Militant Journalism

Student walkout against austerity and bigotry in Boston

Roughly one hundred people gathered on Boston Commons on March 1 to rally around Boston Public Schools and students who walked out in defense of public education in the city against the racism, sexism, homophobia, transphobia, ableism and anti-immigrant measures of the Trump administration. March 1 was declared a National Student Day of Resistance and the rally on the Commons was one of several student demonstrations held in Boston that day.

Students walked out of their classrooms around noon and gathered with other student supporters at the Parkman Bandstand in the Boston Commons by 1:00 pm. The action was organized by the Coalition Against Student Apathy, a student organization based largely at Boston Latin Academy. Members of the community turned out in solidarity, including a large group from local Suffolk University and students from other colleges in the greater Boston area. Several members of the Coalition to Organize and Mobilize Boston Against Trump also came out to show their support.

CASA arrived leading a contingent waving signs, flags, and banners in support of public education, which were displayed from the gazebo. A speakout commenced with students and supporters chanting, “No more cutbacks, no more rules, no more greedy corporate tools,” “My education, not your money,” “Whose schools? Our schools, ” “Betsy DeVos has got to go” and “No Trump, no KKK, no fascist, racist USA!”

Organizers distributed sheets listing “Next Steps” that urged protesters to pressure their representatives, join political organizations, and attend upcoming demonstrations in support of the Standing Rock Sioux (March 10), Planned Parenthood (March 4), and for Science and Truth (April 22). The sheets also listed contact information for CASA and COMBAT.

After the speakout, the students and their supporters marched from the Parkman Bandstand to the Massachusetts State House, where they occupied the front steps by Beacon Street and spilled out onto the sidewalk, displaying a banner that read “Student Power” and  “School the Administration–CASA.”

The protesters left the State House around 1:45 pm to march down Beacon Street and then to School Street, with their chants echoing off the tall buildings and amplified by the narrow downtown avenues. After another round of speeches, the action ended near 2:30 pm, back on Boston Commons.

Cutbacks and bigotry from above; protest and organizing from below

The walkout was the latest in a series of actions organized by public school students. Before last year’s presidential election, the walkouts focused mainly on budget cuts to Boston Public Schools, but this action took greater notice of national political developments.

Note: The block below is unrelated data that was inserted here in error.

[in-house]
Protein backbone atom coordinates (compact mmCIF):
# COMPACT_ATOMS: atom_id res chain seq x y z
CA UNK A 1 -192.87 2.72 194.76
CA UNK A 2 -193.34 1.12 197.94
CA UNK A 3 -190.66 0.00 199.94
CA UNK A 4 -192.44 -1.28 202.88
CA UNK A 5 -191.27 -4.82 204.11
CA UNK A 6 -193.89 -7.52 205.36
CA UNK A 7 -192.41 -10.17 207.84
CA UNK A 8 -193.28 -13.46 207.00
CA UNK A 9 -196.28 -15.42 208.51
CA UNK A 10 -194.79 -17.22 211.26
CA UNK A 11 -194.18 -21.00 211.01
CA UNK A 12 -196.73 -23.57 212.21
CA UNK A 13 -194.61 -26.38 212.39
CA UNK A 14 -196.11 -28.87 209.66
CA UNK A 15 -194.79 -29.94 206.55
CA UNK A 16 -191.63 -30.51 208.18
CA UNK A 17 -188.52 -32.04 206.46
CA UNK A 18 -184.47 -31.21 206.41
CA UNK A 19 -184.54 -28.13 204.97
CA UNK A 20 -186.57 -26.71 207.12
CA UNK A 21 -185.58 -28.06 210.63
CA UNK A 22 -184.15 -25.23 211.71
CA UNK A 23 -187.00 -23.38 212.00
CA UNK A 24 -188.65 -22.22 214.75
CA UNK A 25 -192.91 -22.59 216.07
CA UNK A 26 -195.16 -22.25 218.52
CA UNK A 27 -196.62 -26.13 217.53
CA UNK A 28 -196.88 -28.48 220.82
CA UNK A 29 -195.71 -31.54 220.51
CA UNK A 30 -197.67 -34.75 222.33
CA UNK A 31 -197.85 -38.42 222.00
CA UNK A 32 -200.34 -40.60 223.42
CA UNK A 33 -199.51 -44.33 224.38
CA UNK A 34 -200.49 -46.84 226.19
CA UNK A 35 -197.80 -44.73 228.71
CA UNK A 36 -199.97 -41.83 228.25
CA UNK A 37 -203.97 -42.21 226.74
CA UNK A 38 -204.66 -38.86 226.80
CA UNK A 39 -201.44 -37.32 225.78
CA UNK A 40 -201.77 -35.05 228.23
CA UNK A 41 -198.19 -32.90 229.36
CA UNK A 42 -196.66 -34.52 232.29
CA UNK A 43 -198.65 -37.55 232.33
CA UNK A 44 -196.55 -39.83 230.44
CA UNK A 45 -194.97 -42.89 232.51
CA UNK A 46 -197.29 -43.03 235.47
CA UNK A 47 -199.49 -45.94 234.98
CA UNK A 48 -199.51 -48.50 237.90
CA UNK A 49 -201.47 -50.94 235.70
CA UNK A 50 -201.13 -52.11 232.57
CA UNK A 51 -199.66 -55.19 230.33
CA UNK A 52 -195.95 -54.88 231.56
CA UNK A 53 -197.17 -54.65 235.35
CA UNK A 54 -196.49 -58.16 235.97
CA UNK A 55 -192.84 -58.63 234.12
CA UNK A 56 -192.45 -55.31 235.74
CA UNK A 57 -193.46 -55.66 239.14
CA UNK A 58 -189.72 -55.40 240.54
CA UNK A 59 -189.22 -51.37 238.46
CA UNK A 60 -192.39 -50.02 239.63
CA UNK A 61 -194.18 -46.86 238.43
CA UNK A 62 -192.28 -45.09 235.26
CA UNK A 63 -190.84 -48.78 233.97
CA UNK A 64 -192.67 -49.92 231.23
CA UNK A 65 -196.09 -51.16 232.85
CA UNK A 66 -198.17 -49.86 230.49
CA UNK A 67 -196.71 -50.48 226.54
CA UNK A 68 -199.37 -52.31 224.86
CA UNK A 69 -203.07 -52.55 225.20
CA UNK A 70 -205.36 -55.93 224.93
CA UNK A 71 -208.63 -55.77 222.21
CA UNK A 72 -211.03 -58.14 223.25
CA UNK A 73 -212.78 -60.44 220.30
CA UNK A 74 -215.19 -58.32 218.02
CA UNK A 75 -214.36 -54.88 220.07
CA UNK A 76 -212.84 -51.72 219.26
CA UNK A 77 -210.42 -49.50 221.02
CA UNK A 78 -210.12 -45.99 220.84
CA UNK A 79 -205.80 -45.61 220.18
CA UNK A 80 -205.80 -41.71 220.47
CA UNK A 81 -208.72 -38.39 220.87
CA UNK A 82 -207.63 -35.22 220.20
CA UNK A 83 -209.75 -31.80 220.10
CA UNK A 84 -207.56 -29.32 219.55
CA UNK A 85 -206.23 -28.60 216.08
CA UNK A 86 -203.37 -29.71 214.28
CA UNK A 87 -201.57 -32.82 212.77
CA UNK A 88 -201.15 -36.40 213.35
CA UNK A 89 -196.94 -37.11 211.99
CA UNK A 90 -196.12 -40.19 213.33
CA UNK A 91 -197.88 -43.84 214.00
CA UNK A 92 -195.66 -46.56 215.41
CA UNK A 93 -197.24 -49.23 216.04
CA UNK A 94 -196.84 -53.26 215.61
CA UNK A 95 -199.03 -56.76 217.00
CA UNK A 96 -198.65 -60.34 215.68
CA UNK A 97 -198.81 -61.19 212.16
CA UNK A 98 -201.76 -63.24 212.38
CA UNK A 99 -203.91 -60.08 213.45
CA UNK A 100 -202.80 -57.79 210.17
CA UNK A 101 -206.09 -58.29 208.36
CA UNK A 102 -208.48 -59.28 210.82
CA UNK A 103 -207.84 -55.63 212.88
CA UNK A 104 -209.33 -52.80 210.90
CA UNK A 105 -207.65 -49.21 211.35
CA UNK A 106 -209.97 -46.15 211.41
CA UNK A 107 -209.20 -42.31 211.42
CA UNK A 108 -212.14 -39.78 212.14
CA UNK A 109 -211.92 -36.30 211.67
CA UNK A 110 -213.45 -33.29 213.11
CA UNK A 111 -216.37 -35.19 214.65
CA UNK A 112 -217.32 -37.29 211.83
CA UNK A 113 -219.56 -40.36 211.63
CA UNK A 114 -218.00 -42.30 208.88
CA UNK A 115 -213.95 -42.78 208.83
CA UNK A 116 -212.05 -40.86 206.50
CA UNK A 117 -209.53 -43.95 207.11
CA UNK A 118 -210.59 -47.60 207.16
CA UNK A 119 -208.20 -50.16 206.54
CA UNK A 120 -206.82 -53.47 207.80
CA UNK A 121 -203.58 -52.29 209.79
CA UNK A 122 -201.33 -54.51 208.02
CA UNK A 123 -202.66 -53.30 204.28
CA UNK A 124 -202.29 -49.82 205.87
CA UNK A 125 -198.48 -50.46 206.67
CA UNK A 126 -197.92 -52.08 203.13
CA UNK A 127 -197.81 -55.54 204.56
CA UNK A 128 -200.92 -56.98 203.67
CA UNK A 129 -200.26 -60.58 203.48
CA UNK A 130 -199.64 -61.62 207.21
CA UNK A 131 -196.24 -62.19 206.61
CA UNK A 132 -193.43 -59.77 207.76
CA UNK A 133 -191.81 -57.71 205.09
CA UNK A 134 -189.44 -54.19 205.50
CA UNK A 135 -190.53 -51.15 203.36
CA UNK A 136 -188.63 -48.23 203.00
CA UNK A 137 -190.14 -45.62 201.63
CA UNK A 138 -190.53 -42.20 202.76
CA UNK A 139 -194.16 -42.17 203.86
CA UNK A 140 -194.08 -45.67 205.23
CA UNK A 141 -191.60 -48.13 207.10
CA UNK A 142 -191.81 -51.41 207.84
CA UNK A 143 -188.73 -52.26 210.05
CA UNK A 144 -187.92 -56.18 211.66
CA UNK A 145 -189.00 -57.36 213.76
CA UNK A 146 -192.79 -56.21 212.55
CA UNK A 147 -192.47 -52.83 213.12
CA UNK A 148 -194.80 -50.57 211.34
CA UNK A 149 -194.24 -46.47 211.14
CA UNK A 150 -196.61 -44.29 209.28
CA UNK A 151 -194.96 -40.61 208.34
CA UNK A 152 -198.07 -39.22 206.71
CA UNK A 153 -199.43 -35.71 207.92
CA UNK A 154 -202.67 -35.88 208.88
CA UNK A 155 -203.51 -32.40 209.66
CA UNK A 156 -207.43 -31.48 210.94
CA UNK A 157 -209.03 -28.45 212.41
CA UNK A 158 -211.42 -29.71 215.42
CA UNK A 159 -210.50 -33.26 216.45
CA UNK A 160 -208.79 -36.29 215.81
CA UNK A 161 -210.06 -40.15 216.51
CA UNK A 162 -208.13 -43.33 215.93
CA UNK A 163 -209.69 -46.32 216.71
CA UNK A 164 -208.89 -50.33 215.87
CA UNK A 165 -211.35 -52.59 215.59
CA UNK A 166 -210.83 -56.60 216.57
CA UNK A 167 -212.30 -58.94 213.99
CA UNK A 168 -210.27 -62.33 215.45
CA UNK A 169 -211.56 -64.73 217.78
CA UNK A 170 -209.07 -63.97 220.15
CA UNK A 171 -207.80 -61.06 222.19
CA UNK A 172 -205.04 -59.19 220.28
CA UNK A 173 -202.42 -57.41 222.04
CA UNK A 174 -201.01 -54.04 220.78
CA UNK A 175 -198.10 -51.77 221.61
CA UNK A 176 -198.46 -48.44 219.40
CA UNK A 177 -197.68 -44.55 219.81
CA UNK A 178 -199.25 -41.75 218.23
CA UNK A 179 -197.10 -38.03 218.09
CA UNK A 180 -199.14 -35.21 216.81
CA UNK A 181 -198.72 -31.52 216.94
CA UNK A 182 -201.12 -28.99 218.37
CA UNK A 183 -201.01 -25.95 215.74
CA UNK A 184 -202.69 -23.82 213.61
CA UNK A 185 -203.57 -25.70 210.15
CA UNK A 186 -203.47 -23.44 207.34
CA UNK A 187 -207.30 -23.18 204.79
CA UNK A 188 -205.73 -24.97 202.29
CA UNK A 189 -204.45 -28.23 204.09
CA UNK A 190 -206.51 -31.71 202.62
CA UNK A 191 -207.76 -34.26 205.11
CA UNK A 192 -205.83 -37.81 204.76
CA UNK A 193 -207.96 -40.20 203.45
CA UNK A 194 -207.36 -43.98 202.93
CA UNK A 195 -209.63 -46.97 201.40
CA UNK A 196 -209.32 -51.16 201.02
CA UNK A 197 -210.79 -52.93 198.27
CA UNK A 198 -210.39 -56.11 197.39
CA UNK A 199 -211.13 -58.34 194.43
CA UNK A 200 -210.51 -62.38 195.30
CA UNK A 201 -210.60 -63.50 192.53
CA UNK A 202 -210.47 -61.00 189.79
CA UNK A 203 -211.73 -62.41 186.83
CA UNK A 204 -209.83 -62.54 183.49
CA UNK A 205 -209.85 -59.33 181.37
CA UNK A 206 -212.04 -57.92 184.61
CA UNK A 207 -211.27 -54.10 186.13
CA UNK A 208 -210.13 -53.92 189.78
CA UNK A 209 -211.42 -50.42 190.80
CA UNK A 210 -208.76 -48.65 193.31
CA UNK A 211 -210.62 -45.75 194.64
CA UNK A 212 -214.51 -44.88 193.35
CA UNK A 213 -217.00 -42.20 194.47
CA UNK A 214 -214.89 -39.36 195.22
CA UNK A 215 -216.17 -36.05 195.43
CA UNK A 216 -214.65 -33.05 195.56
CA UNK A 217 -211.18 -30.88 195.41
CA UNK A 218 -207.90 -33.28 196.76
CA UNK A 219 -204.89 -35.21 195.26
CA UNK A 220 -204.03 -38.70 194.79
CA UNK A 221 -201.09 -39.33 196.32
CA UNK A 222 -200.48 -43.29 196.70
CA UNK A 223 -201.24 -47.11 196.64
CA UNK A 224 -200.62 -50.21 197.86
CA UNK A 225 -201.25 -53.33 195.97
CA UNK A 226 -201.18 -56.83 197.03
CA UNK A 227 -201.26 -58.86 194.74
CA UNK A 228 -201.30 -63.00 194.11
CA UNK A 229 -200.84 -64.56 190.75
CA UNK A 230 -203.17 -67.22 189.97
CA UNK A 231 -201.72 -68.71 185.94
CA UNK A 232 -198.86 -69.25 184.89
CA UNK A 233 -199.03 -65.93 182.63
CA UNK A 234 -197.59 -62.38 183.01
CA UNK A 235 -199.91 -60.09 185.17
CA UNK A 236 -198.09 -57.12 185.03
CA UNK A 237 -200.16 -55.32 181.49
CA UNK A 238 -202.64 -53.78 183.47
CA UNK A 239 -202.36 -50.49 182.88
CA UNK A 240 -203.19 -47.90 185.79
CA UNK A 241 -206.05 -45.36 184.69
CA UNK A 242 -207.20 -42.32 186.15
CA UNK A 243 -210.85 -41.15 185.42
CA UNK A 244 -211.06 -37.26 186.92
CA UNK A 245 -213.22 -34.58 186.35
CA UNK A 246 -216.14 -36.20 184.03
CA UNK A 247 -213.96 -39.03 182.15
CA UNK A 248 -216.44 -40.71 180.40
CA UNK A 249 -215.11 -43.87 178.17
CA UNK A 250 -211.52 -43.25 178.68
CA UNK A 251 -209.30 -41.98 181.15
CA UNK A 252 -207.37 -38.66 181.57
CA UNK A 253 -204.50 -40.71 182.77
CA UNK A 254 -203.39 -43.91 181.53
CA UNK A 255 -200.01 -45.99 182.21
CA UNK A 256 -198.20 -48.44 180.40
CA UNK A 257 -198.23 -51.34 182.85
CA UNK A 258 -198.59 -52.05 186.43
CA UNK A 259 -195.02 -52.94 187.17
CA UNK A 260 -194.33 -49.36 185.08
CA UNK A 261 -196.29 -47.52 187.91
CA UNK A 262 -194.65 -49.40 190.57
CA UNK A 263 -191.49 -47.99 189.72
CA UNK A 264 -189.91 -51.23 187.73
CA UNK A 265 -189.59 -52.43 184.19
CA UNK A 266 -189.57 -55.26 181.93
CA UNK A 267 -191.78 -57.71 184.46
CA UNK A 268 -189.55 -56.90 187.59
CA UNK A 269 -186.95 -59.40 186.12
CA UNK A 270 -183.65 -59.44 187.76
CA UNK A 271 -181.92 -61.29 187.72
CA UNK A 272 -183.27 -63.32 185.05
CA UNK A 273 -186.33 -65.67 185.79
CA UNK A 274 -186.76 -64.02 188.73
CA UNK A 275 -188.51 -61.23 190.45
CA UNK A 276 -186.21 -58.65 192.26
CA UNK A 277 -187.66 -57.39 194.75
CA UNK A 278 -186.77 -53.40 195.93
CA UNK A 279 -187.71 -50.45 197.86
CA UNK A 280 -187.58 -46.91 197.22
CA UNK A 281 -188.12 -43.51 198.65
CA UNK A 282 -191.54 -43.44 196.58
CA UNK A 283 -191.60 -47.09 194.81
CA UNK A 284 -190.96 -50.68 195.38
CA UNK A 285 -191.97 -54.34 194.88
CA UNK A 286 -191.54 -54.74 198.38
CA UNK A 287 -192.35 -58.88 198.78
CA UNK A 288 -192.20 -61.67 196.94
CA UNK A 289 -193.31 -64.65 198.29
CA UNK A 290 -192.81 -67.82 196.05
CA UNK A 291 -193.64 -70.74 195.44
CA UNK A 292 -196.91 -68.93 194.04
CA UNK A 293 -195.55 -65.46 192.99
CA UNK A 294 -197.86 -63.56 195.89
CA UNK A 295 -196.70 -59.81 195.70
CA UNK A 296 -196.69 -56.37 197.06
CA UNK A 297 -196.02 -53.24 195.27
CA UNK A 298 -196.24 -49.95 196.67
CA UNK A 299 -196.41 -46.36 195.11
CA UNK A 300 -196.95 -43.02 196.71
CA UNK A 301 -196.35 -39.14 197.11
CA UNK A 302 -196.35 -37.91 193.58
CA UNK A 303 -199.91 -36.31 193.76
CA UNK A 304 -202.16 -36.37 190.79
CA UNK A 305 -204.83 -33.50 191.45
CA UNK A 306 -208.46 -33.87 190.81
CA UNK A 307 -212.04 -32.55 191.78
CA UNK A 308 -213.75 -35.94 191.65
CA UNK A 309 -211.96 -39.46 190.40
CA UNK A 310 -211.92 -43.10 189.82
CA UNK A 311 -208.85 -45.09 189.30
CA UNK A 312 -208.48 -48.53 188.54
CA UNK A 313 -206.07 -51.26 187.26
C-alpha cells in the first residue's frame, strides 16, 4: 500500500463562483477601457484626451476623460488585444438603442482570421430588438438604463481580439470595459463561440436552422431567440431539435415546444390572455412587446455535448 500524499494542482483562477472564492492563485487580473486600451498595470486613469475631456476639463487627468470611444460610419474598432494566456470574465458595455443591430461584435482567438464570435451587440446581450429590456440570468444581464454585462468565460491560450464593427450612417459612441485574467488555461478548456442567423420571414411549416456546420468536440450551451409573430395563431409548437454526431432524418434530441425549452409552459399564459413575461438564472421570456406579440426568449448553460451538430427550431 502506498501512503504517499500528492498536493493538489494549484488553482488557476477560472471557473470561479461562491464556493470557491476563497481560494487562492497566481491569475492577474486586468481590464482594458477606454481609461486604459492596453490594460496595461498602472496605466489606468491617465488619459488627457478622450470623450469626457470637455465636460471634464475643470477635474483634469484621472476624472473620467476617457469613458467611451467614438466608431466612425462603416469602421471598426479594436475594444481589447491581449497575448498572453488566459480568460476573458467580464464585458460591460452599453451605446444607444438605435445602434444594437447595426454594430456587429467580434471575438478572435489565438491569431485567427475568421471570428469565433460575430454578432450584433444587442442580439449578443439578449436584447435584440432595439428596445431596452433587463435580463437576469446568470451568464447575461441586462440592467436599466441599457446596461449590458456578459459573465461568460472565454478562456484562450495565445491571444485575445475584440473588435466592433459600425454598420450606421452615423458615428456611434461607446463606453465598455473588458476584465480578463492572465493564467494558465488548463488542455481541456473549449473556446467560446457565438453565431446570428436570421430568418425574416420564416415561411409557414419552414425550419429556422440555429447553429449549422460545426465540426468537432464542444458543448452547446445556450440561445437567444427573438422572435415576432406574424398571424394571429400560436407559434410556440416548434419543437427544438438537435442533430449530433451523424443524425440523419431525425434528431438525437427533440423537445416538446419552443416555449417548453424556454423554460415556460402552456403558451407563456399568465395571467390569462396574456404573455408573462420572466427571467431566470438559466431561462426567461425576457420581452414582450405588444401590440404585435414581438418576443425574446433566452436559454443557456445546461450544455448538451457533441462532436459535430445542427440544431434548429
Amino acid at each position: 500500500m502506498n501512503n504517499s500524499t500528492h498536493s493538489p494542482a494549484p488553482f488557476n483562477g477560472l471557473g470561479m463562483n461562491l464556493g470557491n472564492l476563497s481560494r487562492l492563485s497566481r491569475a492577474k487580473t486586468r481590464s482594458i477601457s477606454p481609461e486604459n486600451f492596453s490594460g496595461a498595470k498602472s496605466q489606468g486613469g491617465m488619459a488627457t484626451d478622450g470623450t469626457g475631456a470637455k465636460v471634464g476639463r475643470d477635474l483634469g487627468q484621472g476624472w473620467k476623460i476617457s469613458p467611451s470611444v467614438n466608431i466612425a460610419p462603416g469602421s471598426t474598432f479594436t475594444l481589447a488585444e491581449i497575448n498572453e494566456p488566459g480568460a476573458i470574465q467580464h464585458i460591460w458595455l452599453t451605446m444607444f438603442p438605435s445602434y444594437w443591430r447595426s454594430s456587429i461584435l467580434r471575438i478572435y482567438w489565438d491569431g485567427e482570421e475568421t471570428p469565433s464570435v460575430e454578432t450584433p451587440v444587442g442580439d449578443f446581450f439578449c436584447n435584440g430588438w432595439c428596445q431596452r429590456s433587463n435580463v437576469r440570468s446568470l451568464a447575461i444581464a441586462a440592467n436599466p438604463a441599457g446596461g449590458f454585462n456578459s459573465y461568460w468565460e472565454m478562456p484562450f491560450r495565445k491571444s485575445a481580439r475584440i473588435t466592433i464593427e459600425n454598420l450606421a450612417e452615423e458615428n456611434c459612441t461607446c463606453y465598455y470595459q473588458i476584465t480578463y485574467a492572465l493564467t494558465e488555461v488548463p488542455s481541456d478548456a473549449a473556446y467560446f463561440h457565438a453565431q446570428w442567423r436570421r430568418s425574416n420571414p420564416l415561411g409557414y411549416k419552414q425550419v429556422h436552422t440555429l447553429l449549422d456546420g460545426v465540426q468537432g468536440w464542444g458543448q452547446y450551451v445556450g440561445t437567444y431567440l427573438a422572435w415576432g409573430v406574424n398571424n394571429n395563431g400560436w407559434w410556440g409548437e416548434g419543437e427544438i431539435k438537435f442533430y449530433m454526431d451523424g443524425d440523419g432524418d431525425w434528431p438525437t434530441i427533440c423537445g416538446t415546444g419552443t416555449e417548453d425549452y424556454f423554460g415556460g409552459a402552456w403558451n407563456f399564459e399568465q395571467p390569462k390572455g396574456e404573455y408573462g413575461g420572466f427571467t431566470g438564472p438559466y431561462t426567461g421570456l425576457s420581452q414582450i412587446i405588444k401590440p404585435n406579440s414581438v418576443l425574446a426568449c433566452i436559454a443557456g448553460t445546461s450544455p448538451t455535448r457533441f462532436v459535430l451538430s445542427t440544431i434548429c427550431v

Many students demanded the resignation of the Secretary of Education, Betsy DeVos, denouncing her support for allowing guns in schools and for privatization measures that threaten the quality of public education — especially for students with disabilities or from working or racially oppressed families — and prioritize private profits.

Linking national and local politics, other students pledged to fight against the normalization of harmful language and ideas, and in defense of friends, classmates, and others from oppressed communities. Several students spoke to feeling unsafe and attacked by their government in their own schools due to President Trump’s blatant contempt and hatred for disabled, undocumented, and LGBTQ people.

A Black student from CASA noted her access to public education with a shirt printed, “I am my ancestors’ wildest dream”– a legacy of struggle, she warned, now threatened by Trump’s white supremacist movement and Betsy Devos’s program to dismember public education.

Several other students also emphasized the immediate need to protect themselves against attempts to defund public education. That many students skipped class to bolster the walkout demonstrated the depth of their commitment to the cause.

Student organizers and supporters were united in emphasizing the grassroots character of the action and of the wider movement of student resistance. It was “street organizing,” an example of the kind of “local protests” that historically have driven the most social change. As a pair of students in the crowd discussed how to grow the movement in the coming months, the message of an earlier chant resonated: “Ain’t no power like the power of the students, ’cause the power of the students don’t stop!” ”

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